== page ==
At 19, she said, she was vaping THC and using a device — now advertising tobacco-free nicotine — that has as much nicotine as two packs of cigarettes, every two to three days. She said she fell ill with what started like a cold, which progressed to rapid breathing, almost-gray lips and feeling depleted. By the time she went to the emergency room, her oxygen saturation was 67, far below the normal range of 95 or higher. Burgess said she was soon in the ICU with vaping-related lung injury.
She has struggled to end her nicotine addiction and is down to two cigarettes a day.
“I think the FDA should take it all off the market now,” Burgess said of the flavored vapes. “I think it will be very, very hard for them to reel it all in. It’s so big and there are so many companies now.”
Synthetic nicotine remains far more expensive than the tobacco-derived product, leading some industry experts to question whether a device label of “synthetic” is accurate.
The unregulated vaping market at this point is a problem of the FDA’s making, said Gregory Conley, president of the American Vaping Association, an industry trade group. He said the agency fueled the problem by overregulating a product used by millions of adults who find vaping a safer alternative to smoking.
“This country should learn some lessons from past prohibitions that failed miserably,” Conley said. “If you don’t fairly regulate a market where there is a great deal of demand from legal adults, you will fuel gray and black markets where the operators are not concerned with checking IDs before selling.”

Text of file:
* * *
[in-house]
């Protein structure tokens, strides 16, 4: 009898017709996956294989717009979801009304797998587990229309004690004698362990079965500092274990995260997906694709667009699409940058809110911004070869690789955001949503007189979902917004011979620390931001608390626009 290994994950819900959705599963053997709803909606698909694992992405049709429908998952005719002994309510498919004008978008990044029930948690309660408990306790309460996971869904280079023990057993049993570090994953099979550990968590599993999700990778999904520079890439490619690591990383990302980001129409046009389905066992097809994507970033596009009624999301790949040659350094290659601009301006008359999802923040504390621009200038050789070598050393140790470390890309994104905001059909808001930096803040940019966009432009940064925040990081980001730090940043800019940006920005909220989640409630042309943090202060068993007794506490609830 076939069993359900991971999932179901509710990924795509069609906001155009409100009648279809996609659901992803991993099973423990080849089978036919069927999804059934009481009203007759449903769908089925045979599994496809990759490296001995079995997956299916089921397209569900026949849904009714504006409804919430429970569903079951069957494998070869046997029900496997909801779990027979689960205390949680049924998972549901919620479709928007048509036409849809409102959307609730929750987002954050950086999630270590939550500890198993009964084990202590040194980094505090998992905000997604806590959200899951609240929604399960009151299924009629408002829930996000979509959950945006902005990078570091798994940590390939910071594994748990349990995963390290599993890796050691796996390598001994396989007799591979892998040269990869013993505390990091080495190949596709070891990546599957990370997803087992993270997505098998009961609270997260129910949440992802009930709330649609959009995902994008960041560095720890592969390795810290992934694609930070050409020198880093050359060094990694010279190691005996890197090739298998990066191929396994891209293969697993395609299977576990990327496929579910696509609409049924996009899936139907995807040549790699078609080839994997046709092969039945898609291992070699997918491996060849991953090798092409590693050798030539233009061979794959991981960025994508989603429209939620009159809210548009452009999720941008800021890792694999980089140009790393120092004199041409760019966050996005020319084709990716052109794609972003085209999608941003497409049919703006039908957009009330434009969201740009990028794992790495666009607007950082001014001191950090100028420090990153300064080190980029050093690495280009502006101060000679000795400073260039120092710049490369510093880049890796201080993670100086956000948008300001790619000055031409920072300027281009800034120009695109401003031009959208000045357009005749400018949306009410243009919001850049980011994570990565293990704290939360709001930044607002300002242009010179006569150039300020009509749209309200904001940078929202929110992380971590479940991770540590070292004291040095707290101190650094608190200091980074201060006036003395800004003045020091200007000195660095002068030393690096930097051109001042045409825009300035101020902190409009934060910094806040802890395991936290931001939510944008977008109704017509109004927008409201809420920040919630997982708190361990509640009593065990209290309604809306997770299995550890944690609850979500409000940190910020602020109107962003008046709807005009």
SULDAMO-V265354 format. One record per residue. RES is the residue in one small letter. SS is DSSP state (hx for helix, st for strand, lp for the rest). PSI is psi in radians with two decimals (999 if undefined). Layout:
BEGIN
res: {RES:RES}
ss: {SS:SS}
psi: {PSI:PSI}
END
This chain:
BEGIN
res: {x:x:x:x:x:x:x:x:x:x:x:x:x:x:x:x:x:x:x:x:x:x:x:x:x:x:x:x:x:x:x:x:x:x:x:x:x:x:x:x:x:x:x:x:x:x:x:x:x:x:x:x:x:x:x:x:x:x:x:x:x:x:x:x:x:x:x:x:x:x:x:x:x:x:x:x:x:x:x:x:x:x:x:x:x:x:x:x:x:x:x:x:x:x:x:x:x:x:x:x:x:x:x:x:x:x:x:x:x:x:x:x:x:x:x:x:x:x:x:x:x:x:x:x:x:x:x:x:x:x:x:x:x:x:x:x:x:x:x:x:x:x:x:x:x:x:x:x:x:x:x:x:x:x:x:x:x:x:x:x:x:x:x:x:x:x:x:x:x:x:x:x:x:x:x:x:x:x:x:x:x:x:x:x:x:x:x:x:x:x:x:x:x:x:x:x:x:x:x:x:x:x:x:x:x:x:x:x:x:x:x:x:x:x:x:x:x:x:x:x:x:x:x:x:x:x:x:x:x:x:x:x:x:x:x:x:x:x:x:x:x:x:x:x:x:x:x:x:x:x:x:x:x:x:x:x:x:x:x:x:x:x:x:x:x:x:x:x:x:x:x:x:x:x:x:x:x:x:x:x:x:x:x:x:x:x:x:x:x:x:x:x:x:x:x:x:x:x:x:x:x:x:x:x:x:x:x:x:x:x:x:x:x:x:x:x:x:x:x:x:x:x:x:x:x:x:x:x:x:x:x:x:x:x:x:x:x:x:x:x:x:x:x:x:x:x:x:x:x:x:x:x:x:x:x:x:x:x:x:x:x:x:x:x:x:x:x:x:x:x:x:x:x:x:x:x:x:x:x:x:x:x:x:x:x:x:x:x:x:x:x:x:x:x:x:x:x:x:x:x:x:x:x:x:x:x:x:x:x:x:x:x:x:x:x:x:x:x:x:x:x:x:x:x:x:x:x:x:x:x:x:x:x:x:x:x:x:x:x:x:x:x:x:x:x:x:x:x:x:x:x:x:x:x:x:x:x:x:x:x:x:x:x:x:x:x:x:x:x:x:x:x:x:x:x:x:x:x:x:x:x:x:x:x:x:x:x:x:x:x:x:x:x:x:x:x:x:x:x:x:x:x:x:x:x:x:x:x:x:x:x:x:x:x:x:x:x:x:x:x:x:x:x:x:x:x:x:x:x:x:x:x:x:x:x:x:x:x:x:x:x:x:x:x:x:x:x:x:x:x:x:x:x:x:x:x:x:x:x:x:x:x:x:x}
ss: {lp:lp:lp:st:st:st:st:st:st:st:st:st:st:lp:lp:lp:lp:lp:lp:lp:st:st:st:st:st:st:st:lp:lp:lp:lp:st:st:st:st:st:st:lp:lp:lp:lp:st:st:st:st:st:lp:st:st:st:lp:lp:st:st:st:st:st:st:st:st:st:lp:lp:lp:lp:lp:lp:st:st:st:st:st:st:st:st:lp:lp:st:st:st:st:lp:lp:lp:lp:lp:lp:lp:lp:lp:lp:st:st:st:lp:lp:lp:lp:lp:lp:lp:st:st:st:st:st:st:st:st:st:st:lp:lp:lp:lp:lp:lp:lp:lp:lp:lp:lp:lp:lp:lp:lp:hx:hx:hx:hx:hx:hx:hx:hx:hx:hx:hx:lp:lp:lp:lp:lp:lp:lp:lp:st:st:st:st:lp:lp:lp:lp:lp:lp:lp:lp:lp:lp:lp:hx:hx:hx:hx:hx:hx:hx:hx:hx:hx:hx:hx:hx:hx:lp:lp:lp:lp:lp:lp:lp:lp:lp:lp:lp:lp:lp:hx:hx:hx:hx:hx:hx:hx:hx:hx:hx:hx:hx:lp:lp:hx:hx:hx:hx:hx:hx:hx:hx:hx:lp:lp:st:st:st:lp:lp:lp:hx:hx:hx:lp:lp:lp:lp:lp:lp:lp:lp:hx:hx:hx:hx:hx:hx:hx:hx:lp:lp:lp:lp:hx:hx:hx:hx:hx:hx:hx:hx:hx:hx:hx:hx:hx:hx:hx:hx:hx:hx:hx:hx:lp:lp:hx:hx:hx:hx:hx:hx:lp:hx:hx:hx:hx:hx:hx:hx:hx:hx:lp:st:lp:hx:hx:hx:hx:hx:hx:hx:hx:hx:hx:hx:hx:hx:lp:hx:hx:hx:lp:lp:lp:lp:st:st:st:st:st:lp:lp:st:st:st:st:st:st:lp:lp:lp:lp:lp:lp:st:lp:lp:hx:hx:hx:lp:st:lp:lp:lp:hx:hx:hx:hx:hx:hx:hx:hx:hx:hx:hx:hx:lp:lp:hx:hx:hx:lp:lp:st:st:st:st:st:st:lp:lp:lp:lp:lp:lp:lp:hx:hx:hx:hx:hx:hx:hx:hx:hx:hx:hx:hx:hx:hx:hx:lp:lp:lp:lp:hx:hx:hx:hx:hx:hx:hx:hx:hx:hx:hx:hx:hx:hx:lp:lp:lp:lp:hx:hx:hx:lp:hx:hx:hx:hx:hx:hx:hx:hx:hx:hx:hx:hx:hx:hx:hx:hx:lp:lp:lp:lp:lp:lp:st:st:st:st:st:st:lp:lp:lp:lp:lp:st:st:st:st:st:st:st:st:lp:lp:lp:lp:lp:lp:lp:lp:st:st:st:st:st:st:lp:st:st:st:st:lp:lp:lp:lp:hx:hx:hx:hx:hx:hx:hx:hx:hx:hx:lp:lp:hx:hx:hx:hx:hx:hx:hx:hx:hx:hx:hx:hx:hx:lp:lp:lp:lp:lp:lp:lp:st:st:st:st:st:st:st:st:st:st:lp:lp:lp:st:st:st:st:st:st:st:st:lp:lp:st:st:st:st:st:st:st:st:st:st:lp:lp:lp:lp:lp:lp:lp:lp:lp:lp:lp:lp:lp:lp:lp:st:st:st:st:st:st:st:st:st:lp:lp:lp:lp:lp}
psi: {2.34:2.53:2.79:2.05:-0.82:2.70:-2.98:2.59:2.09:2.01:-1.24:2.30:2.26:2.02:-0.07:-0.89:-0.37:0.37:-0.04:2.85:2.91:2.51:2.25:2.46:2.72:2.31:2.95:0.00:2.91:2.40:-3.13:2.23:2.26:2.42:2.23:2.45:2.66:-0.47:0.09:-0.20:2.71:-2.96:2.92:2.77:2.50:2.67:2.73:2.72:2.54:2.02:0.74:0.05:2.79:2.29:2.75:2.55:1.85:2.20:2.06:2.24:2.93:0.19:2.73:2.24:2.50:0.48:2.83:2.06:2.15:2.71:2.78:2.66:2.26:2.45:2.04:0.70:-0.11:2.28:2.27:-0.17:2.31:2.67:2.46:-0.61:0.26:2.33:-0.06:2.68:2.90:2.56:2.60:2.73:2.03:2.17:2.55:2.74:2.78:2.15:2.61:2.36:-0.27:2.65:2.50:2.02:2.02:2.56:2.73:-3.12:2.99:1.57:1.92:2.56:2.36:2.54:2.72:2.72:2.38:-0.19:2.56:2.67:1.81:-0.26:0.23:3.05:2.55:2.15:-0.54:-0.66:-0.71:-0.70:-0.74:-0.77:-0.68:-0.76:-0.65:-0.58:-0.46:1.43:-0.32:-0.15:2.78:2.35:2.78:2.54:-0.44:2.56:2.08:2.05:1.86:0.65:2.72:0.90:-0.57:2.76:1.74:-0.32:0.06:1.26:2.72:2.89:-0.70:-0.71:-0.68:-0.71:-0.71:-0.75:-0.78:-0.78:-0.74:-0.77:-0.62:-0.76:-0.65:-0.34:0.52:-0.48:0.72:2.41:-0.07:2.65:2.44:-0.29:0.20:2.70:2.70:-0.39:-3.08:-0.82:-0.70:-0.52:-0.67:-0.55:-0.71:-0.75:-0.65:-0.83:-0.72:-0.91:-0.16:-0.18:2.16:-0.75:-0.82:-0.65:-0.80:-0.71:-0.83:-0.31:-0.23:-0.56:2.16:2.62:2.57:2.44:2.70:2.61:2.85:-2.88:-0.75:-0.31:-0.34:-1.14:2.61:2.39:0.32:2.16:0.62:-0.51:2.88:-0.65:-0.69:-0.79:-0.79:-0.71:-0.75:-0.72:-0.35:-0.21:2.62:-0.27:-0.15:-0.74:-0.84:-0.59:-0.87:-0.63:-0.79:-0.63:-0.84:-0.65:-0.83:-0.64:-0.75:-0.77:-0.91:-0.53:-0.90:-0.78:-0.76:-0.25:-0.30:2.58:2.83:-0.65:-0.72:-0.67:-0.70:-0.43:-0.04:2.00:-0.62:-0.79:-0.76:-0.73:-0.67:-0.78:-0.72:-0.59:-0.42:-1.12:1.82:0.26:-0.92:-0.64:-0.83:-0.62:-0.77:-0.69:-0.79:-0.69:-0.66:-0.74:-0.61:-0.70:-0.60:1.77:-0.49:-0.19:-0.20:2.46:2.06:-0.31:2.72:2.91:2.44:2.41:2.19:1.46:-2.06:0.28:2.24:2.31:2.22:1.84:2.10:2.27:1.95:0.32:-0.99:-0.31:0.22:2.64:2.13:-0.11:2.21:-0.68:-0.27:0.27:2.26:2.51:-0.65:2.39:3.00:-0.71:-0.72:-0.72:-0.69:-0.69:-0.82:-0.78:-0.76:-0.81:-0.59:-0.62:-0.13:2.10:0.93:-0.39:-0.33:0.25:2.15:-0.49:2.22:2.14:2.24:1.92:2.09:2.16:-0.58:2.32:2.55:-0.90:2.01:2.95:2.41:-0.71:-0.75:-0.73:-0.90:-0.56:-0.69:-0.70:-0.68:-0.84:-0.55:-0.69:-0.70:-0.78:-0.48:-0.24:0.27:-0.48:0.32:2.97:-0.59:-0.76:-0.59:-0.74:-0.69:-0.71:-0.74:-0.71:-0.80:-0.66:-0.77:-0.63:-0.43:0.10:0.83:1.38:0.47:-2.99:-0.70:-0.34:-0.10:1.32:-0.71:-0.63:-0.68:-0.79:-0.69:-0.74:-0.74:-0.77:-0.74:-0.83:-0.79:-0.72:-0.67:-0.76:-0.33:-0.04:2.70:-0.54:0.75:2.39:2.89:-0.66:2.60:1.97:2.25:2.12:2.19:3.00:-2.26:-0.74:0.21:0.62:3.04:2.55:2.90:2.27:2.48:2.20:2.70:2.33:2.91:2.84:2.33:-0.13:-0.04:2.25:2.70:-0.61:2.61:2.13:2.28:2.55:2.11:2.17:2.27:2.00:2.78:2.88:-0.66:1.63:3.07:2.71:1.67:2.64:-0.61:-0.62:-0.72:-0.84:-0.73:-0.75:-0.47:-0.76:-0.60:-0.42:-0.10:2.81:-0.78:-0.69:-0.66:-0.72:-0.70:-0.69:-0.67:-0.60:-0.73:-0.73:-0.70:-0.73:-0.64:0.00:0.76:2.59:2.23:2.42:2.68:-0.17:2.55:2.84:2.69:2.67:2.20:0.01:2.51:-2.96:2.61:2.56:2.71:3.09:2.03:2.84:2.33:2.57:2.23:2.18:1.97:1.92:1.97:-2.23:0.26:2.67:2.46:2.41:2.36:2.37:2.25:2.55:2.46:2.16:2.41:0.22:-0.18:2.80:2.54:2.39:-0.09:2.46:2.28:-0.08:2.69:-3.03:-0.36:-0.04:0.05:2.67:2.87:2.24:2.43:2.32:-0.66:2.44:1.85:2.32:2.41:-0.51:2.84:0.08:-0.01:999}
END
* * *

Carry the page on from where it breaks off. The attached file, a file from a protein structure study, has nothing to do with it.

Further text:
Dr. Robert Jackler, who studies tobacco company advertising at Stanford University, has also noted major tobacco retailers entering the synthetic nicotine market with flavored gums called “pouches.” He said his tobacco research group could pose as a teenager and use gift cards to easily buy the flavored synthetic nicotine gums from major retailers and have them shipped to a home in California.
“When we buy them, there’s no age gating,” Jackler said.
The loopholes are many with synthetic nicotine, he said, allowing the products to avoid hefty tobacco taxes and remain affordable and to evade the algorithms that online retailers use to weed out underage sales of tobacco products. The ease of purchasing was also concerning, Jackler said, given how little is known about the health effects of flavored, synthetic nicotine.
Dr. Sven-Eric Jordt, an associate professor at Duke University who has studied synthetic nicotine, said it posed many unknowns.
About 99% of tobacco-derived nicotine is a psychoactive molecule called S-nicotine, he said. But a mirror-image molecule, known as R-nicotine, makes up 50% of most types of synthetic nicotine. He said the R-nicotine molecule appears to be less addictive, but very little research has been done on it in animals or humans.
“It could alter nerve transmission in the brain in different ways from classic nicotine,” Jordt said, “but we don’t understand that at this time.”
This article originally appeared in The New York Times.